×

Uh-oh, it looks like your Internet Explorer is out of date.

For a better shopping experience, please upgrade now.

Hollywood Highbrow: From Entertainment to Art
     

Hollywood Highbrow: From Entertainment to Art

by Shyon Baumann
 

See All Formats & Editions

ISBN-10: 0691125279

ISBN-13: 9780691125275

Pub. Date: 09/24/2007

Publisher: Princeton University Press

Today's moviegoers and critics generally consider some Hollywood products—even some blockbusters—to be legitimate works of art. But during the first half century of motion pictures very few Americans would have thought to call an American movie "art." Up through the 1950s, American movies were regarded as a form of popular, even lower-class, entertainment

Overview

Today's moviegoers and critics generally consider some Hollywood products—even some blockbusters—to be legitimate works of art. But during the first half century of motion pictures very few Americans would have thought to call an American movie "art." Up through the 1950s, American movies were regarded as a form of popular, even lower-class, entertainment. By the 1960s and 1970s, however, viewers were regularly judging Hollywood films by artistic criteria previously applied only to high art forms. In Hollywood Highbrow, Shyon Baumann for the first time tells how social and cultural forces radically changed the public's perceptions of American movies just as those forces were radically changing the movies themselves.

The development in the United States of an appreciation of film as an art was, Baumann shows, the product of large changes in Hollywood and American society as a whole. With the postwar rise of television, American movie audiences shrank dramatically and Hollywood responded by appealing to richer and more educated viewers. Around the same time, European ideas about the director as artist, an easing of censorship, and the development of art-house cinemas, film festivals, and the academic field of film studies encouraged the idea that some American movies—and not just European ones—deserved to be considered art.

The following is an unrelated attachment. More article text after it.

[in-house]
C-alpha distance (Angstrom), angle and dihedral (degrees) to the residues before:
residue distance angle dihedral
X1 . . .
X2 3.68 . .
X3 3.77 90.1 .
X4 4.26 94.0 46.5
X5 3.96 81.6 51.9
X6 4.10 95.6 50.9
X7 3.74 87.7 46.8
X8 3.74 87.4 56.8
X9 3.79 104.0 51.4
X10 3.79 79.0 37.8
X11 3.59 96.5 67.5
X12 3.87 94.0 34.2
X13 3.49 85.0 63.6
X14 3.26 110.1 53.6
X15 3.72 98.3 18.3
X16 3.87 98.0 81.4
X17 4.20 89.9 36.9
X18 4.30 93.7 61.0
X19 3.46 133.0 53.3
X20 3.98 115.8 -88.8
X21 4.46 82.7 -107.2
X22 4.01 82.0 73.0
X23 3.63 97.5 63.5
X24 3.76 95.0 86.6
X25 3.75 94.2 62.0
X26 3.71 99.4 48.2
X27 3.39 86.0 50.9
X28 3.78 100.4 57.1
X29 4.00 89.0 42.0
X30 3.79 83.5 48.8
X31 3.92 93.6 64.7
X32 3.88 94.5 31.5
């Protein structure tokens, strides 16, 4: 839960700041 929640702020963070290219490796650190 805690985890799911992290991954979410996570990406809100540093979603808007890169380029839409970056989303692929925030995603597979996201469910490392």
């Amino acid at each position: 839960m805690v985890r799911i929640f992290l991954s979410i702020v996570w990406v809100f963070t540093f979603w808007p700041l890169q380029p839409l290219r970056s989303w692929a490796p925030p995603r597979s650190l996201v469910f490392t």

Product Details

ISBN-13:
9780691125275
Publisher:
Princeton University Press
Publication date:
09/24/2007
Series:
Princeton Studies in Cultural Sociology Series
Edition description:
New Edition
Pages:
242
Product dimensions:
6.10(w) x 9.60(h) x 0.90(d)

Table of Contents

List of Figures ix
List of Tables xi
Acknowledgments xiii

CHAPTER 1: Introduction: Drawing the Boundaries of Art 1
The Central Argument 3
How Do We Know What Art Is? 4
American Film History 7
The Social Construction of Art 12
The Creation of Artistic Status: Opportunity, Institutions, and Ideology 14
Outline of the Chapters 18

CHAPTER 2: The Changing Opportunity Space: Developments in the Wider Social Context 21
The First World War and Urban-American Life: Two Disparate Influences on Film Attendance in Europe and the United States 23
Post-World War II Changes in the Size and Composition of American Film Audiences 32
Summary 51

CHAPTER 3: Change from Within: New Production and Consumption Practices 53
Film Festivals 54
Self-Promotion of Directors 59
Ties to Academia 66
United States, England, Germany, Italy, and France: Changes in the Industrial and Social History of Film 76
Purification through Venue: From Nickelodeons to Art Houses 88
Prestige Productions 92
The Ebb of Censorship and the Coming of Art 97
The Crisis of the 1960s Forced Hollywood down New Paths 105
Summary 108

CHAPTER 4: The Intellectualization of Film 111
Early U.S. Film Discourse 113
The Intellectualization of Film Reviews: 1925-1985 117
Film Reviews Approach Book Reviews: A Comparison with Literature 133
1960s Advertisements Incorporate Film Review 137
Foreign Film: A Pathway to High Art for Hollywood 148
Cultural Hierarchy, the Relevance of Critics, and the Status of Film as Art 155
Summary 159

CHAPTER 5: Mechanisms for Cultural Valuation 161
Why a Middlebrow Art? 163
Film Consumption as Cultural Capital 169
An Emphasis on Intellectualizing Discourse 171
Integration of Factors 173
The Study of Cultural Hierarchy 174

Notes 179
References 203
Index 217

Customer Reviews

Average Review:

Post to your social network

     

Most Helpful Customer Reviews

See all customer reviews